“Potter then told us he would be interested in talking about possible consequences and ‘hypothetical’ situations. I explained to Potter that because he had mentioned his desire to speak to an attorney, I would need to read him his Miranda warnings before we could discuss anything further. Potter said he would like to formally waive his rights. I returned to my cruiser and obtained a Miranda warnings form. I read the form to Potter and he signed the form, agreeing to waive his rights.”

After that, Potter then allegedly gave other incriminating statements, Nicholson wrote.

In his motion, Nicholson wrote that Potter’s statements from the two interviews should not be allowed as evidence in his trial.

“During the second interrogation, Potter was subjected to custodial interrogation without the benefit of Miranda warnings, the questioning occurred after he had invoked his right to counsel both before and during the interrogation, and his statements were not voluntarily given. During the final interrogation, the police ignored Potter’s prior invocations of counsel and his additional invocation for counsel.”

Nicholson wrote that Potter could have been intimidated by the location of the interview at the fire station. “Instead of waiting until [Potter] was relieved from duty and speaking with him after 6 p.m., Daly decided to press his physical advantage in trying to elicit statements from Potter by trying to get him to speak at the fire station while in the same building as his superior officers and unable to leave.”

Nicholson also objected to the approach Daly took. “Sgt. Daly’s tactic of ‘either talk to us or we will destroy your fire career’ with Potter, along with other factors that show lack of voluntariness...should cause the court to find Potter’s statements involuntary,” he wrote.

In a second motion, Nicholson said evidence gathered from Potter’s cell phone, which Daly had obtained after getting a search warrant, should be suppressed. According to an affidavit filed by Daly in 7th Circuit Court, Dover, after Potter’s arrest, Potter’s phone had six photos taken on Feb. 2, 2013, of one of the Durham fires.

Nicholson wrote that the seizure of the cell phone violated Potter’s constitutional rights against unreasonable search and seizure.

“The blanket search authorization here was unconstitutionally overbroad and lacking in the particularity required by the state and federal constitutions,” Nicholson wrote. “Officers must be clear as to what it is they are seeking on the computer and conduct the search in ways that avoids searching files of types not on the warrant.”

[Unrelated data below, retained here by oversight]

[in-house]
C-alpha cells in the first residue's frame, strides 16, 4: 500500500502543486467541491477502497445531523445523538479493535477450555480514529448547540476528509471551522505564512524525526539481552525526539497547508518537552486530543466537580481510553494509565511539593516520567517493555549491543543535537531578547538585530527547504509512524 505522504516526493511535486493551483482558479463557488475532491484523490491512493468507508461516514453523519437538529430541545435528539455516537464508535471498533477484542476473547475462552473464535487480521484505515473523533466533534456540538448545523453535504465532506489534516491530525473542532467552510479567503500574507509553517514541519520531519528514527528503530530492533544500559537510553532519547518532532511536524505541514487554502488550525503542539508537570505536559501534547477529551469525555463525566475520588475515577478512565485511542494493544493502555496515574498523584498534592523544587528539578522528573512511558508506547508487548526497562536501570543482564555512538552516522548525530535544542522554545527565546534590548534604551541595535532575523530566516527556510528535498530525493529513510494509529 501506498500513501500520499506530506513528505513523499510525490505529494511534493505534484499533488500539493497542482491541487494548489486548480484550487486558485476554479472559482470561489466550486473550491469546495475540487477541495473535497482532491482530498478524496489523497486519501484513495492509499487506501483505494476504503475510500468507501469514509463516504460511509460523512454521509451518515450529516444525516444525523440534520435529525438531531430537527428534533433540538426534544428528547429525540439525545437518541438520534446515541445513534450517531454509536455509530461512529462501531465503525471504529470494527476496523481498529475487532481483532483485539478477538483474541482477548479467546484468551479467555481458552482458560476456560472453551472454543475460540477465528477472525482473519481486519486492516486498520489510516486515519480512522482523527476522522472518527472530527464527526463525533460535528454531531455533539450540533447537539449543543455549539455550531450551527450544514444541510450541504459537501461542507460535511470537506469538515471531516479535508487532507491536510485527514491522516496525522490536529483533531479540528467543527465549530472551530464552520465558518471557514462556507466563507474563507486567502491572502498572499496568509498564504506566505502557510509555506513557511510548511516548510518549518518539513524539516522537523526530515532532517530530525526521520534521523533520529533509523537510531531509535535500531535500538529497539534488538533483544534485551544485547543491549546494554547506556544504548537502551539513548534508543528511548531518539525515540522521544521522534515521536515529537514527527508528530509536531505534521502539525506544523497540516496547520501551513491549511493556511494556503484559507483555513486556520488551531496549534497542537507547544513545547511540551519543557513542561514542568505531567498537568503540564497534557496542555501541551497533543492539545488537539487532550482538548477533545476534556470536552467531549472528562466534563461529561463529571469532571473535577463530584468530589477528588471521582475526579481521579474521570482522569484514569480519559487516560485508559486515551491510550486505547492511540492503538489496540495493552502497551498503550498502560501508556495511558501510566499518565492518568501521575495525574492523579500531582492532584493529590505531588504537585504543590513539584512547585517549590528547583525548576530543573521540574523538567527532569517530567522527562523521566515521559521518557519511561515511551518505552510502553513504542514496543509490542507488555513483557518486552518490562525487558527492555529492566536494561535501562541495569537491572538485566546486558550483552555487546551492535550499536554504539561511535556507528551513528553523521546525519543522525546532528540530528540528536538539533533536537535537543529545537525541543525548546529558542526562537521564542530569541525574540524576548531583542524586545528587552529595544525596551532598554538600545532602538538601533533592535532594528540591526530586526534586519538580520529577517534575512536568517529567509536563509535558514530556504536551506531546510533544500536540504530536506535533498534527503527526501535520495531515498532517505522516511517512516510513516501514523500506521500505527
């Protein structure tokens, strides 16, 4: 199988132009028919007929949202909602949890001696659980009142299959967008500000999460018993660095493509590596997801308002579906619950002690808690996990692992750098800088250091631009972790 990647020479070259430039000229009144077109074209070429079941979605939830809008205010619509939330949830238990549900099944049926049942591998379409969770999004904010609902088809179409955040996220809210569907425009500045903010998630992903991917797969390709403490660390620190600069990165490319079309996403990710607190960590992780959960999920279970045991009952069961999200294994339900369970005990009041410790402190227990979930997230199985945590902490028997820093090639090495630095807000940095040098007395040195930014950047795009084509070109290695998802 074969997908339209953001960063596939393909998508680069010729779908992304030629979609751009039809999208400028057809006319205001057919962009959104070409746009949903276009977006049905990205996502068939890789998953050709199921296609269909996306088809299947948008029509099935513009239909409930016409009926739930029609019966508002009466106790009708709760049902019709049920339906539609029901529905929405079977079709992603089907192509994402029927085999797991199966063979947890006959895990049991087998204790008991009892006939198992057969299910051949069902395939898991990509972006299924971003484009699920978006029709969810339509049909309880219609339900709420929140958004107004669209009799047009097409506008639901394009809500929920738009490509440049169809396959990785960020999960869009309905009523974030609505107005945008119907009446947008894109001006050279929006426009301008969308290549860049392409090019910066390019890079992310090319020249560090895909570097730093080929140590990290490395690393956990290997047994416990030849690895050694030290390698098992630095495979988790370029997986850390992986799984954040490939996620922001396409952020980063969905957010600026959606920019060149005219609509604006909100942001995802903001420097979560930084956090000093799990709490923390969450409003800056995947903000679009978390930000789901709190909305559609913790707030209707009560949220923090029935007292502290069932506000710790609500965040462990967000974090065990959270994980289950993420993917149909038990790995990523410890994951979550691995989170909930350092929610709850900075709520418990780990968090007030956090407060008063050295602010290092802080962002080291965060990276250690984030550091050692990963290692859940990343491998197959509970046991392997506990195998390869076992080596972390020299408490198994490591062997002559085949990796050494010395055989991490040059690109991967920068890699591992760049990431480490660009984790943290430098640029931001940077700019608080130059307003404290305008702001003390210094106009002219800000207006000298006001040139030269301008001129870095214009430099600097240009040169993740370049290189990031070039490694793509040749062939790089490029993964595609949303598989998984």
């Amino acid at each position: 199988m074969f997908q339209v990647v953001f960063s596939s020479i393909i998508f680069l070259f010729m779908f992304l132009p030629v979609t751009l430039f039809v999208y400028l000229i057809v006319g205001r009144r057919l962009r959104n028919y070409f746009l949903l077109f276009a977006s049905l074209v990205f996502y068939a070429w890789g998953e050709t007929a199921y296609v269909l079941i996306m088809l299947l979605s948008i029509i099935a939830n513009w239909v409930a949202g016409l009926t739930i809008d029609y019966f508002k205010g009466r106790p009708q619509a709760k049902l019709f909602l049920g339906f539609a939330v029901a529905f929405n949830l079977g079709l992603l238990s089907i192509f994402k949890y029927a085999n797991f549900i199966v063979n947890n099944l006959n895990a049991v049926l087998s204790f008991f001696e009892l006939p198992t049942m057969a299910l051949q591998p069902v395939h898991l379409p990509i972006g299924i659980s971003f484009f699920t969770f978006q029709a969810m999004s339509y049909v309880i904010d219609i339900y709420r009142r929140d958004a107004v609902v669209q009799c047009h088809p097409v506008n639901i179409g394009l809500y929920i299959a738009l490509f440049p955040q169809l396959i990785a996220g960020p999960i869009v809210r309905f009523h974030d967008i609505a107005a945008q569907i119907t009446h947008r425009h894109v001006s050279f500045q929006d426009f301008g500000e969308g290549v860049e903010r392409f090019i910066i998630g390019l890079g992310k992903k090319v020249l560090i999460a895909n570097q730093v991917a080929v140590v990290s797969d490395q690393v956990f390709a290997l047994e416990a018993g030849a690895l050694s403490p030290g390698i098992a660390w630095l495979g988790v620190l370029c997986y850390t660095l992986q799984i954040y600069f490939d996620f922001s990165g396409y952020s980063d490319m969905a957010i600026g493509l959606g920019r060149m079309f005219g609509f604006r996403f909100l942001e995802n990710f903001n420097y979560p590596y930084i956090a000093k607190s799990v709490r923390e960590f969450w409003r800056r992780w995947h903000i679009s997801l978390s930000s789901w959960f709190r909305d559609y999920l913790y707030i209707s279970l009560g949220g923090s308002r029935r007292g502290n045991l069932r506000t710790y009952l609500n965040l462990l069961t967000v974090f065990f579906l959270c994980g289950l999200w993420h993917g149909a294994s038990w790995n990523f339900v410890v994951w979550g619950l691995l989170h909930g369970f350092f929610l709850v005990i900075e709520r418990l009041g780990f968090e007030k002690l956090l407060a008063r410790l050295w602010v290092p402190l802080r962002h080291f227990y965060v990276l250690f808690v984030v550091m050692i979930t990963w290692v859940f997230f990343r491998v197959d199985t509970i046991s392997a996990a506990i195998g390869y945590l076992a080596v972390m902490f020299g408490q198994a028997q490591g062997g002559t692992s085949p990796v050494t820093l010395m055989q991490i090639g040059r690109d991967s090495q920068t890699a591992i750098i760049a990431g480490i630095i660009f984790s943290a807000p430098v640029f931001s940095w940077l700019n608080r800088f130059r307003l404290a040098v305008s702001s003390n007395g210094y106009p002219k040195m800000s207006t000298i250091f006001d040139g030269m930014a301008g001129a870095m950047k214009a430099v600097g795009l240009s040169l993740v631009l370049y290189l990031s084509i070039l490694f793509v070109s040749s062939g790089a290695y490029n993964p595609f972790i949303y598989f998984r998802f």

In an objection to Nicholson’s motion to suppress statements that Potter made to investigators, Deputy County Attorney Alysia Cassotis wrote that Potter had not objected to meeting with police officers at either interview. He requested an attorney, Cassotis wrote, after being shown the photos found on his cell phone, and when he did, Daly explained about Miranda warnings, read him his rights, and had him sign the form to waive his rights.

Cassotis wrote that Potter was not in custody at the time of the interviews, that he was never told that he was not free to leave, and he was not threatened with repercussions if he did leave. “The totality of the circumstances did not render the defendant’s statement involuntary,” Cassotis wrote.

Regarding the motion to suppress the cell phone photos, Cassotis wrote that the warrant to search Potter’s phone was justifiable.

“It is reasonable to infer,” she wrote, “that someone who attempted to start fires at multiple occupied residences would want to watch and/or document his or her success.... The Circuit Court judge had a sufficient basis for concluding that there was a fair probability that evidence of arson would be found on the defendant’s cell phone.”

A hearing on the motions to suppress will be held on Sept. 26 and Potter’s trial is scheduled to start in January.